I know the area well and grew up listening to stories about the lives of locals from family and friends so already had a taste of the area. The London Borough of Bexley has a very good archive that contains images and news of the time I write about. Although Erith is now part of the greater London area it is still part of Kent. A godsend was The Woolworths online museum where I spent many hours reliving the Woolworths years.
Novels set during the wartime make the most fascinating yet frightening of stories. What is it you enjoy most about writing novels that are set during this period of time?
I love that my female characters have much to face and even tough times are hard and they may have slept in an Anderson shelter every night they can still bring up their children and put food on the table as well as hold down a job. They didn’t worry about their ‘rights’ and equality but got on with life the best they could. Most were strong women and they are always a joy to write about. Also, even though the nation was ‘pulling together’ there were still bad people that add depth to my stories. I love a baddie!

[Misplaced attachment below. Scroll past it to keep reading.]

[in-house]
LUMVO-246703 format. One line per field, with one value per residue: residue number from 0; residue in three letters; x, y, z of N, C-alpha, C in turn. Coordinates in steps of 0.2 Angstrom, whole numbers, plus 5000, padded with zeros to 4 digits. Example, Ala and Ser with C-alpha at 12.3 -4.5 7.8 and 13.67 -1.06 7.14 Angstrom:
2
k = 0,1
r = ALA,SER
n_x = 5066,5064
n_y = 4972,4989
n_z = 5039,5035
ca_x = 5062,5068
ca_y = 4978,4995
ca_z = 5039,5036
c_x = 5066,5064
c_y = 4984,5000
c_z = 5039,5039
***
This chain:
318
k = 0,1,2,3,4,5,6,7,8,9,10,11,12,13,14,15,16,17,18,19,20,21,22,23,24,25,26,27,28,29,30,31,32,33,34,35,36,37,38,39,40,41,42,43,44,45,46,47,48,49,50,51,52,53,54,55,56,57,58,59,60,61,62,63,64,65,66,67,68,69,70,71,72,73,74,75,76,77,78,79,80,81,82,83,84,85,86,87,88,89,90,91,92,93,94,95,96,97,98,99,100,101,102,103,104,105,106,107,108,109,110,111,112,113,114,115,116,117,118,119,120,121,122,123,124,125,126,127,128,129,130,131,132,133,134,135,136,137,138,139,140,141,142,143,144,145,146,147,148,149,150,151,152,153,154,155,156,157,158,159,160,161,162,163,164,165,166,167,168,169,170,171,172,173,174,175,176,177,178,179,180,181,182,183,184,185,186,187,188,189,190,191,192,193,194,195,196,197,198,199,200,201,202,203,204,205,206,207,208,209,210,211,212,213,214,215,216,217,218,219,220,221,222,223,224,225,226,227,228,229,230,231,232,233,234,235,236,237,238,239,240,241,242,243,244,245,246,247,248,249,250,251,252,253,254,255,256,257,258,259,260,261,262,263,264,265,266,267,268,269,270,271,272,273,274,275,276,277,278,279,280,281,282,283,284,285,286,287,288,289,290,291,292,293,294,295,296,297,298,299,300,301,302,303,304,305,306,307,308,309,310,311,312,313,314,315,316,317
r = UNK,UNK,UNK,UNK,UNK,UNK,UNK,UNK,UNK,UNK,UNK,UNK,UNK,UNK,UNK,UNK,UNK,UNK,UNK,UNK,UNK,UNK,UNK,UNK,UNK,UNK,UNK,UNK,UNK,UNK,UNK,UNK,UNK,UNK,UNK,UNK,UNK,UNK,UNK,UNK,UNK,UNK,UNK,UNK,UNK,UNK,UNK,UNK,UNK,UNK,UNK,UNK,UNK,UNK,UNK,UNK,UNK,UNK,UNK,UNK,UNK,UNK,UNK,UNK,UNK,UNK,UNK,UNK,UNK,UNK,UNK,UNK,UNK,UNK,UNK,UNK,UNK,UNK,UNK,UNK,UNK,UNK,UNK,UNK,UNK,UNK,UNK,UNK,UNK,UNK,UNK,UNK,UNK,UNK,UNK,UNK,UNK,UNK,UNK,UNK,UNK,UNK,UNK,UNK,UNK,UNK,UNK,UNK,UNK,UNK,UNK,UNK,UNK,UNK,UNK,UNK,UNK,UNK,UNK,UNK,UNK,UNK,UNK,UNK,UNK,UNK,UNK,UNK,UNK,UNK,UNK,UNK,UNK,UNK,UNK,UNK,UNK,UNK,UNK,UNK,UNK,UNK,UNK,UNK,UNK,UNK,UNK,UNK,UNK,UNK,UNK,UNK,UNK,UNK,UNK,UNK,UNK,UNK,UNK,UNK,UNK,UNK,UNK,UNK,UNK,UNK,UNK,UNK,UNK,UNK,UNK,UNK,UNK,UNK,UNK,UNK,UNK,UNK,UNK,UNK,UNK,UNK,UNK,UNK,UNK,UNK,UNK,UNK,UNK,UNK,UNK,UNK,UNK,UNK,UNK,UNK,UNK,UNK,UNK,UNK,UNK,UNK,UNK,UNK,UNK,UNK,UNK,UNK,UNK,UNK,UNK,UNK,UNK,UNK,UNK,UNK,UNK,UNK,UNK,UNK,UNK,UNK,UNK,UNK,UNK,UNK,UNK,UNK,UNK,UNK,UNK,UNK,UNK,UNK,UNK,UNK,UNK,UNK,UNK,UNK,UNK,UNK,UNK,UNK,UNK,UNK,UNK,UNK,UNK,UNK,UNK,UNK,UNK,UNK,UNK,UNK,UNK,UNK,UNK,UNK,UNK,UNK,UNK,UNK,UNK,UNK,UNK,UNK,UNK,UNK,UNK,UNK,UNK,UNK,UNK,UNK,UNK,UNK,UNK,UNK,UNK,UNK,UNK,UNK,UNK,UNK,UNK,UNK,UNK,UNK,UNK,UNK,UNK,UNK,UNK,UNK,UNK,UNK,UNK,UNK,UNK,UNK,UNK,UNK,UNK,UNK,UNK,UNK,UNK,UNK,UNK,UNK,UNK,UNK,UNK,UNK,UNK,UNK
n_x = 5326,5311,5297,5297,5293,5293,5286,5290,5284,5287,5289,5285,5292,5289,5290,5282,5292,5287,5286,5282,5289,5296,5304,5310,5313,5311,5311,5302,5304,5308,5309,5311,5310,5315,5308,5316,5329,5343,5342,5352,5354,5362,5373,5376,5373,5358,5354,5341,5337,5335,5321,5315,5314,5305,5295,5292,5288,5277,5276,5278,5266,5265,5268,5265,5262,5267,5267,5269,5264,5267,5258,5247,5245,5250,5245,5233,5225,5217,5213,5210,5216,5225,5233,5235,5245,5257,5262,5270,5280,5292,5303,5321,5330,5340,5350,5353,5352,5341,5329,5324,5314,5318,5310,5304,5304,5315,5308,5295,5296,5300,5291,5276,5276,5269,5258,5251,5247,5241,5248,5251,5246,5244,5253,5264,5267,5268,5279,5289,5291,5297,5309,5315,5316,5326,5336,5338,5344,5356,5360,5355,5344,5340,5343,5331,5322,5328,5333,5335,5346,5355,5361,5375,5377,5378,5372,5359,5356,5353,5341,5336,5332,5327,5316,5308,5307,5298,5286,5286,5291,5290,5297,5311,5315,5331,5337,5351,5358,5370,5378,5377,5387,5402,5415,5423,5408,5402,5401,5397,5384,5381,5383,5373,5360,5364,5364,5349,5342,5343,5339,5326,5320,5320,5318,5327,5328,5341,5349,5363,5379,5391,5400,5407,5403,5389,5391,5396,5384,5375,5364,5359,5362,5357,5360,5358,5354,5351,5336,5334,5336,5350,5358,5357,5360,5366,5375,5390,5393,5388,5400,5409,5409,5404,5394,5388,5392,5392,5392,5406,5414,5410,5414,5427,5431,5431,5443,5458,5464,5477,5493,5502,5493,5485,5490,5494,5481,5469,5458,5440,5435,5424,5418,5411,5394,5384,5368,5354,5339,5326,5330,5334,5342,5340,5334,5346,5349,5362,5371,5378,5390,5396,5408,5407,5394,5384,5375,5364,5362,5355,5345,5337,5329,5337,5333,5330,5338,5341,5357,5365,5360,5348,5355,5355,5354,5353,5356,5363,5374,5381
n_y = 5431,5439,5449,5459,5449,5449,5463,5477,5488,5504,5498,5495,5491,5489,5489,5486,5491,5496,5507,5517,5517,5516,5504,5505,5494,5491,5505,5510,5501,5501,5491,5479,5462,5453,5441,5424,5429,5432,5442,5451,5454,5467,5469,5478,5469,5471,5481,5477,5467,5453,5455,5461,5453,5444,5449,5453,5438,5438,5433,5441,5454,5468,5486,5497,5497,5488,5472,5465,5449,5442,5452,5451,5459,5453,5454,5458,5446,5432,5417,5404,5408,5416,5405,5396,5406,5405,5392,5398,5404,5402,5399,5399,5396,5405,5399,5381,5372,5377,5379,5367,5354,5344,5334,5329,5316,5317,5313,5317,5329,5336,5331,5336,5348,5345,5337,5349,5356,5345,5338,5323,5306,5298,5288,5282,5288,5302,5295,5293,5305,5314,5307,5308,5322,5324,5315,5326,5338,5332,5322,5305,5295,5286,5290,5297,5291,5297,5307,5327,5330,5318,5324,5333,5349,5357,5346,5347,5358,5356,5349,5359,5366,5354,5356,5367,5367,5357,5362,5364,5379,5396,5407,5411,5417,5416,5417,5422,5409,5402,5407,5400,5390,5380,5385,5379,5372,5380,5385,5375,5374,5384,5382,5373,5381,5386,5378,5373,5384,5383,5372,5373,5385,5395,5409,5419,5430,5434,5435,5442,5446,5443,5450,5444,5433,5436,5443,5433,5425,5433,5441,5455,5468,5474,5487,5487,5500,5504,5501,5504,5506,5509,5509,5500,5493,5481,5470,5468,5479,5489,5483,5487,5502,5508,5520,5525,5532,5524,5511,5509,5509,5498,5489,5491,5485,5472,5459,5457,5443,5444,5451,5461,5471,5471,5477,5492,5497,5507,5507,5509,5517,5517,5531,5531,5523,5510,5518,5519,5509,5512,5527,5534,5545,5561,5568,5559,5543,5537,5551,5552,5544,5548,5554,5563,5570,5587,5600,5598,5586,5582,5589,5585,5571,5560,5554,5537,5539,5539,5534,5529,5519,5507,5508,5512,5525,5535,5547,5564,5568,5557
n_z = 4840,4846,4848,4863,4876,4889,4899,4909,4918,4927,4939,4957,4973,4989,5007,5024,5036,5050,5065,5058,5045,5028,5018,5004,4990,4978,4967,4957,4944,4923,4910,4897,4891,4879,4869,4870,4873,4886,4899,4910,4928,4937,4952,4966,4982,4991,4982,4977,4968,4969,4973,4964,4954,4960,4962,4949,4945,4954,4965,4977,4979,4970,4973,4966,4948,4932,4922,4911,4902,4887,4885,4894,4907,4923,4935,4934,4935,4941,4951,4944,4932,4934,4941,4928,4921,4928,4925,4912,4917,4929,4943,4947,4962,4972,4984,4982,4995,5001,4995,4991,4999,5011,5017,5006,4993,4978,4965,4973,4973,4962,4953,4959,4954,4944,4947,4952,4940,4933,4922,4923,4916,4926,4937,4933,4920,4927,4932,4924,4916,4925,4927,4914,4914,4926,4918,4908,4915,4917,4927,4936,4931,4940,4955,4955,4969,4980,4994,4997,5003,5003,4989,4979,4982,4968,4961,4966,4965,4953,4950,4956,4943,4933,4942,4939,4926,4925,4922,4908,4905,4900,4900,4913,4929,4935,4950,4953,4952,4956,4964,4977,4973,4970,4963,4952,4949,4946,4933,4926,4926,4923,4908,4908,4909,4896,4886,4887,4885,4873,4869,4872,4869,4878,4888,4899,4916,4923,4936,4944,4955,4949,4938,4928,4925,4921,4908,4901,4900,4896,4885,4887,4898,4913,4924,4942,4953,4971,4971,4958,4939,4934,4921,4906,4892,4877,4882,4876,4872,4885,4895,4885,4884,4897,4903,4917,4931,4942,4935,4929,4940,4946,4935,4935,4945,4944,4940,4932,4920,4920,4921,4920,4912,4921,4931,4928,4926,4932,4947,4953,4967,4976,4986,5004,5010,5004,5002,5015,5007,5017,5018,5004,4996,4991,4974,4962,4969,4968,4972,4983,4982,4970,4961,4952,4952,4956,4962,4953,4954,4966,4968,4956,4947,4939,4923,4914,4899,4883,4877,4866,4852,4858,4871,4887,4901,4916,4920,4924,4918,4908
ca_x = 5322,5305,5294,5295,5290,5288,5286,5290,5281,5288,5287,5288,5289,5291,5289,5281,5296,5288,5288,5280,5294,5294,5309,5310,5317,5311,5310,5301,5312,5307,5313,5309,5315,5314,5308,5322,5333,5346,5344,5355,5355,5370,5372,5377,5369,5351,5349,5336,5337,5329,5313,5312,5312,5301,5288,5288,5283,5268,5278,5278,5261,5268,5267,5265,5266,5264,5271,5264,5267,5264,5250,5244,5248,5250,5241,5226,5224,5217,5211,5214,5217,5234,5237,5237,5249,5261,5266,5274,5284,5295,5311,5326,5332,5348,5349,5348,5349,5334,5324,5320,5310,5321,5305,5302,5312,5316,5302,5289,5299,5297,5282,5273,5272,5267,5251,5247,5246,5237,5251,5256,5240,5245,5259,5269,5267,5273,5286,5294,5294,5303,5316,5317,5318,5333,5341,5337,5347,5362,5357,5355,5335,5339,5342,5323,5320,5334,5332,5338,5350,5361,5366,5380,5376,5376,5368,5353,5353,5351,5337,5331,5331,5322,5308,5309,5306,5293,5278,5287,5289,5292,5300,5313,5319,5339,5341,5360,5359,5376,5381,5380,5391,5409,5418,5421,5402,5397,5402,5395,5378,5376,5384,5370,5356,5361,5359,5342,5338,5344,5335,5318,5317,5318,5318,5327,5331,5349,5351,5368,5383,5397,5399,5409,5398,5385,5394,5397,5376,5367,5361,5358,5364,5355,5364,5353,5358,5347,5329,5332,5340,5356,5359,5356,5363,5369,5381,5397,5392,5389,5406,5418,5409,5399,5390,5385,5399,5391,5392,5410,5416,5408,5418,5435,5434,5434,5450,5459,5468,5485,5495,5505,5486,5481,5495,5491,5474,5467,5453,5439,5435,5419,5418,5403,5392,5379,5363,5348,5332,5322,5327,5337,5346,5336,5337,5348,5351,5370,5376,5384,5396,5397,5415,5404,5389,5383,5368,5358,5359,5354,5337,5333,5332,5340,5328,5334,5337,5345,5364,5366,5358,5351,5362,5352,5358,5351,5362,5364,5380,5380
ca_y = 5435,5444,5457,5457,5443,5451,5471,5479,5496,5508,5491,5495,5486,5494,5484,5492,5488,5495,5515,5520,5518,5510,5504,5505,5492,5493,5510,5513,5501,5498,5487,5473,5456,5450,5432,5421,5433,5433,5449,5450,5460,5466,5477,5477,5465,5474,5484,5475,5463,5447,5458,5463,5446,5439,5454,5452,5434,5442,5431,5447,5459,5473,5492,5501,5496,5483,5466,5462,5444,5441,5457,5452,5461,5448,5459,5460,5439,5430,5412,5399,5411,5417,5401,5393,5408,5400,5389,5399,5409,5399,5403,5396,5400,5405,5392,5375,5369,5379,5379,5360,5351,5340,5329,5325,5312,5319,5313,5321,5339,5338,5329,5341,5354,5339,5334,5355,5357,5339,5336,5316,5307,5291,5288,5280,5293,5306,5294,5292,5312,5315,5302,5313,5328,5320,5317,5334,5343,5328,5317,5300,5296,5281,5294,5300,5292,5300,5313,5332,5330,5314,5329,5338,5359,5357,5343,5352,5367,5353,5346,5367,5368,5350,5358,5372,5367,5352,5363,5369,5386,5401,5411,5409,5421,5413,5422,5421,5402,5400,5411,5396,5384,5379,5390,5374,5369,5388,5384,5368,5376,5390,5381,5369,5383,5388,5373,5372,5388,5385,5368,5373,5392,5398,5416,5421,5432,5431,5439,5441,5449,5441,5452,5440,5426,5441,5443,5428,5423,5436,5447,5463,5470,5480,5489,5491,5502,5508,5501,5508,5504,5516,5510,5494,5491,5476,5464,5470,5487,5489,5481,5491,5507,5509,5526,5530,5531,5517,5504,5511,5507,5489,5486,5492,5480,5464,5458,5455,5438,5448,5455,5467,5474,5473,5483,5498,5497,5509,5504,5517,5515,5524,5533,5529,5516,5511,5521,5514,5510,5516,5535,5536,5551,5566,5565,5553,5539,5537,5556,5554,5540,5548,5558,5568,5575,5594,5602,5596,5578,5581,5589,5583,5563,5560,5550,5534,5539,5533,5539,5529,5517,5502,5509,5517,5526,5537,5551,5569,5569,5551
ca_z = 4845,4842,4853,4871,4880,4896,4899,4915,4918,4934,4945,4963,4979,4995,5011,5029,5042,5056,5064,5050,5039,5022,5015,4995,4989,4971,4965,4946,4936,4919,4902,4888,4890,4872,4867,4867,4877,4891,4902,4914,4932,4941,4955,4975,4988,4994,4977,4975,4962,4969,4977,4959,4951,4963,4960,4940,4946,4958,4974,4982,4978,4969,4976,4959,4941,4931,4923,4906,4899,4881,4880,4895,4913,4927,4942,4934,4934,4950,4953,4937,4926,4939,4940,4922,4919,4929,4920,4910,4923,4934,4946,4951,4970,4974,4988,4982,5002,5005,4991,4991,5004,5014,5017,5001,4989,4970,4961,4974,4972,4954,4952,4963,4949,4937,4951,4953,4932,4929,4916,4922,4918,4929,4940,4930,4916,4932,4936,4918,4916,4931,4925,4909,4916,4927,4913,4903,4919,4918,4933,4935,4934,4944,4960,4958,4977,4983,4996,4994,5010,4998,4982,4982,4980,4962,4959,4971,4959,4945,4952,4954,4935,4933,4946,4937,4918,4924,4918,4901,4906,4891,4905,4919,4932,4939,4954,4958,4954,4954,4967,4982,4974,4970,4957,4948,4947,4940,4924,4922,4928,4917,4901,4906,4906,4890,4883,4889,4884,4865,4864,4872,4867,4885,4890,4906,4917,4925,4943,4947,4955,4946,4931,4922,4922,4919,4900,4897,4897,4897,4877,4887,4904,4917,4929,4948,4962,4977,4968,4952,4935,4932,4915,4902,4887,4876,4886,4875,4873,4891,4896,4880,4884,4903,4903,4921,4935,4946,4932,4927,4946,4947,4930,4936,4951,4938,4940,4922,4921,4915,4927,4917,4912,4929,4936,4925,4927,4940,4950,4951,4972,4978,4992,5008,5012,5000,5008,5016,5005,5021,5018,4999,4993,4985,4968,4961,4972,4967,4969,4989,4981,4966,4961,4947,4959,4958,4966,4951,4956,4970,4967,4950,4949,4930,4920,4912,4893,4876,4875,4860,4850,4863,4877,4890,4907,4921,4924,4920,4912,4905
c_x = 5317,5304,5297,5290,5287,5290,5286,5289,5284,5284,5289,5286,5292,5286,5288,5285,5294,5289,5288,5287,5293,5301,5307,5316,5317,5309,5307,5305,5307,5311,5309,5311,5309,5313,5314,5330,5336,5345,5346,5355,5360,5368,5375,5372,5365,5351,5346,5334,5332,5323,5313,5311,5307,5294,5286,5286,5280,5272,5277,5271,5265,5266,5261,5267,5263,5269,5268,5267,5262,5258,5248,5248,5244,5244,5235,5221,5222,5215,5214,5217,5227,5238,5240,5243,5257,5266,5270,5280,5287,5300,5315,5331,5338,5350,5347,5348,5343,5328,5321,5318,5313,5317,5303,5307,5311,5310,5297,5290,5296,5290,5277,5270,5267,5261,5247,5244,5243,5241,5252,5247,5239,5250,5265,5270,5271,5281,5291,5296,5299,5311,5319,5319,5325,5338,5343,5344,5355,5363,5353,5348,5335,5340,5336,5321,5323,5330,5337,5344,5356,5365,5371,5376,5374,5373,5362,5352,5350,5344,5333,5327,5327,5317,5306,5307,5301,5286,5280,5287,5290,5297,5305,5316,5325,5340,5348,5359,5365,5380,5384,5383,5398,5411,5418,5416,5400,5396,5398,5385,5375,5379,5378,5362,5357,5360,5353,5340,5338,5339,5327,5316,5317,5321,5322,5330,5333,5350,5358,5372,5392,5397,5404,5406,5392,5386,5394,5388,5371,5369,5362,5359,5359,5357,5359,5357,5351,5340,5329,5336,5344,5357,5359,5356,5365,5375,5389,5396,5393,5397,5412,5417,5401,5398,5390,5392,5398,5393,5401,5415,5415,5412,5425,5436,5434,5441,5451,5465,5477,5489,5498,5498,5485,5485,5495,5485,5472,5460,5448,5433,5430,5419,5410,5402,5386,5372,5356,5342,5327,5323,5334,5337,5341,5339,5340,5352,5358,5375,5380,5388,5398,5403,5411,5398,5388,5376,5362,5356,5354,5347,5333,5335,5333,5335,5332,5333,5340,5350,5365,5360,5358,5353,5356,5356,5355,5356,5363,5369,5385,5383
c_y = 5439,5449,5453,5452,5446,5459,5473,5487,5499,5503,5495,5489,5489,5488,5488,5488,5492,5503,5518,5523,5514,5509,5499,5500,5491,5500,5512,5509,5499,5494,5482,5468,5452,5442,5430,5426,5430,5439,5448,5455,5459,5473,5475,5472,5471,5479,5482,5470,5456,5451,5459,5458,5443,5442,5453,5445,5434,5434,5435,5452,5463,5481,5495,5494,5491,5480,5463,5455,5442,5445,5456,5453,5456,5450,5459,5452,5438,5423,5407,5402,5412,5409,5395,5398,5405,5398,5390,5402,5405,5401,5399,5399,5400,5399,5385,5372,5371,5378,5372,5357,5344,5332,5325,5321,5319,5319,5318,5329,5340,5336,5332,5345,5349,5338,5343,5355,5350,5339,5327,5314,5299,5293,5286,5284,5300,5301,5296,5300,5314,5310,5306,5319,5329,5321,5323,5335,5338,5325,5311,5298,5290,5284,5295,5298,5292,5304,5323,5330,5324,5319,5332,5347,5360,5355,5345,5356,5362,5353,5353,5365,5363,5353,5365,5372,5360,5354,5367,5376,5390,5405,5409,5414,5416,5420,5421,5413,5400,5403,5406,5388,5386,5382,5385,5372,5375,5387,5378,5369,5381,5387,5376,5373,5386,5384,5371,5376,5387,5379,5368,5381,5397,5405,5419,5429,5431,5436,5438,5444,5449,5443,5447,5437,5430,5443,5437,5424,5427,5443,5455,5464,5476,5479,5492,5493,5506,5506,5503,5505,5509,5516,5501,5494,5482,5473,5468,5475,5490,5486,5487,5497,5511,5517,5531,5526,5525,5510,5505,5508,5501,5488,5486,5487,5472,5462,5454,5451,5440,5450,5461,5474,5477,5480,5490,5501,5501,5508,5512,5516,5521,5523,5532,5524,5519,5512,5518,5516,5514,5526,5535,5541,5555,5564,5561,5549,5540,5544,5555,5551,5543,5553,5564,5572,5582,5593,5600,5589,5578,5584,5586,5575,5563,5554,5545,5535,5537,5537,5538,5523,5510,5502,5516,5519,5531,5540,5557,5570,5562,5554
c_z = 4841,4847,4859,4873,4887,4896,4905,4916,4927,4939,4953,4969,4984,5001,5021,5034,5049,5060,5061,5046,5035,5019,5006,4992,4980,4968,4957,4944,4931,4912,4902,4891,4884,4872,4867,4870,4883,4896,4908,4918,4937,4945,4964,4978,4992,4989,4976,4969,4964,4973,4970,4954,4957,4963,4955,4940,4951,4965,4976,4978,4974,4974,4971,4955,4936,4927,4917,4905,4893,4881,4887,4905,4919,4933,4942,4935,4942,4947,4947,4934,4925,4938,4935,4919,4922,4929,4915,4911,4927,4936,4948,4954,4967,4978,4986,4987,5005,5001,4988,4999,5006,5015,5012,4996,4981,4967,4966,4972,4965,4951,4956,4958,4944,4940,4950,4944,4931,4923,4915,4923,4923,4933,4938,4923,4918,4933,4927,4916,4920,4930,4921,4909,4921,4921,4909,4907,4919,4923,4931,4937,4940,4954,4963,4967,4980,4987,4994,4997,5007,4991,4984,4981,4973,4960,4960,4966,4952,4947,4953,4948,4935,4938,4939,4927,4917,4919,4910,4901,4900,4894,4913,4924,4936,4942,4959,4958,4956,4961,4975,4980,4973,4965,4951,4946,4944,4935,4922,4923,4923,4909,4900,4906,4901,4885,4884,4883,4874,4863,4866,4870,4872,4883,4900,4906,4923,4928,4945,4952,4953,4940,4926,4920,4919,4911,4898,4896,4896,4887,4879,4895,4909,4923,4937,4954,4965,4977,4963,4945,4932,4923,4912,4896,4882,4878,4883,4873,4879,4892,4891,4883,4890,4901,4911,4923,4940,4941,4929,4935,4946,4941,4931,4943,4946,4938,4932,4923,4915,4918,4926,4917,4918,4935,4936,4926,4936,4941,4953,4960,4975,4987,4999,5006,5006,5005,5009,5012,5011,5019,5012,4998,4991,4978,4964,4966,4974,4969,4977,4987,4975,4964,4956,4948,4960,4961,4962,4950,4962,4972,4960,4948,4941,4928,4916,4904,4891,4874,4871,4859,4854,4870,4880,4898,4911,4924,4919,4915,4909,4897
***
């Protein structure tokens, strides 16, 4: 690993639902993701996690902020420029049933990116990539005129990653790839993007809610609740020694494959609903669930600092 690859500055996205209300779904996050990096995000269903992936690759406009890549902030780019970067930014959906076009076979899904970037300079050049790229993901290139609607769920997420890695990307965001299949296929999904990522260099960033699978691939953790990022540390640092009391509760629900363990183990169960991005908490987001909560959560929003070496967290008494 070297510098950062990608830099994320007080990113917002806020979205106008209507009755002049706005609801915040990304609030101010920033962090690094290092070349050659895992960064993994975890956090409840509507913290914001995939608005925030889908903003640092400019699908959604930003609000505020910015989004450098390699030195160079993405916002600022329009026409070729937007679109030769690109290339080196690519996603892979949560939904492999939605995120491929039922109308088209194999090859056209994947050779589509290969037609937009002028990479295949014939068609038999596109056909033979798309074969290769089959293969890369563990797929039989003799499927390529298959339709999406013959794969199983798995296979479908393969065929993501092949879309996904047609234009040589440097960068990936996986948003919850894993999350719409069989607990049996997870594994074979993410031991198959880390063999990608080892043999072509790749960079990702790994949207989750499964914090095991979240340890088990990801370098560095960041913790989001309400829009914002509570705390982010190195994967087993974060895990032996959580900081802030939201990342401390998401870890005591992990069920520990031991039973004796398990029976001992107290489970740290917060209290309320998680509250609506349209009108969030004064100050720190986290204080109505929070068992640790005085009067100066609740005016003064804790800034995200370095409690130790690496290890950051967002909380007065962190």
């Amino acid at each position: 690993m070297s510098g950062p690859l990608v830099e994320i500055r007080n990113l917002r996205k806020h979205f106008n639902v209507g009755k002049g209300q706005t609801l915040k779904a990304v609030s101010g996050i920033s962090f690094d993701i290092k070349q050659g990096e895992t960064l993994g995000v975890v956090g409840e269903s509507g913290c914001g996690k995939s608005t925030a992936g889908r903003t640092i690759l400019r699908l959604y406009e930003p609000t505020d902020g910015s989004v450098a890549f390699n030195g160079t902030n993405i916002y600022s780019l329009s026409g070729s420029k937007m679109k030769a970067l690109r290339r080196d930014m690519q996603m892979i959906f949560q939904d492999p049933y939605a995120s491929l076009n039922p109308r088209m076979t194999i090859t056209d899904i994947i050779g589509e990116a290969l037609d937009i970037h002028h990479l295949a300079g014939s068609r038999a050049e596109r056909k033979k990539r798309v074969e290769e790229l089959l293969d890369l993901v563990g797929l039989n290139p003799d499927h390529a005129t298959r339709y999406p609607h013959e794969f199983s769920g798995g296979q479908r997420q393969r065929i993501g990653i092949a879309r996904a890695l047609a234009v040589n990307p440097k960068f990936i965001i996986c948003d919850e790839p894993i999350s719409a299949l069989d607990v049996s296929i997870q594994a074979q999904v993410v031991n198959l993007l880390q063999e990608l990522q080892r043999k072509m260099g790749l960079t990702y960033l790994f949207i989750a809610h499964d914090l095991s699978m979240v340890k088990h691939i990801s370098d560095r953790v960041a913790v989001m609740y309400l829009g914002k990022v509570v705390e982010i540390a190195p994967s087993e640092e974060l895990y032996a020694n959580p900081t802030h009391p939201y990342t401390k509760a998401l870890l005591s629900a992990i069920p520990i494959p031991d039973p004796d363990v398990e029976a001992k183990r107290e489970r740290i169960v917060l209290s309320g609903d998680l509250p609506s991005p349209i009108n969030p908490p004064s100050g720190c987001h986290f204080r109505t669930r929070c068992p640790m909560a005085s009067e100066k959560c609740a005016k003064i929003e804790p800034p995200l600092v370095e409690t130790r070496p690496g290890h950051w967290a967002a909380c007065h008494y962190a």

As well as writing full-length novels you have also written short stories. Do you prefer writing one over the other? How does your writing process differ for short stories compared to novels?
Apart from being able to write a short story in a day and selling it quickly I find that short fiction feeds different markets. I love writing for the Women’s’ magazines as there is a community of womag writers that I’ve known for years. When writing a novel without a contract writers are investing a lot of time in a project that may never see the light of day. When writing a novel I have to plan timelines, create characters and plot as well as research the setting before I fire up my computer. With a short story I can run with an idea in my head and just write. As a writer I need to be able to write short fiction and novels as well as features to be able to pay my mortgage!
Who are your favourite authors and which type of books do you enjoy reading?
I love to read crime and psychological dramas and enjoy books by CL Taylor and Val McDermid. However I enjoy revisiting books by Dick Francis and Dennis Wheatley. I like to keep up to date with fellow saga writers and amongst them I’m a fan of Kate Thompson and Lilian Harry.
And finally – can you tell us a bit about what you’re up to at the moment?
I’m deep in edits for my next book The Butlins Girls (Pan Macmillan) that will be published in early 2017. My story starts in Erith in 1946 and then moves to Butlins at Skegness as Billy Butlin begins to open his holiday camps after WW2. Readers can expect a wonderful love interest for my main character, Molly, as well as one of my characters from The Woolworths Girls making an appearance. I loved writing this book as much as I did The Woolworths Girls and I hope my readers enjoy it too.
A huge thank you to Elaine for answering my questions and to Sophie at ed pr. ♥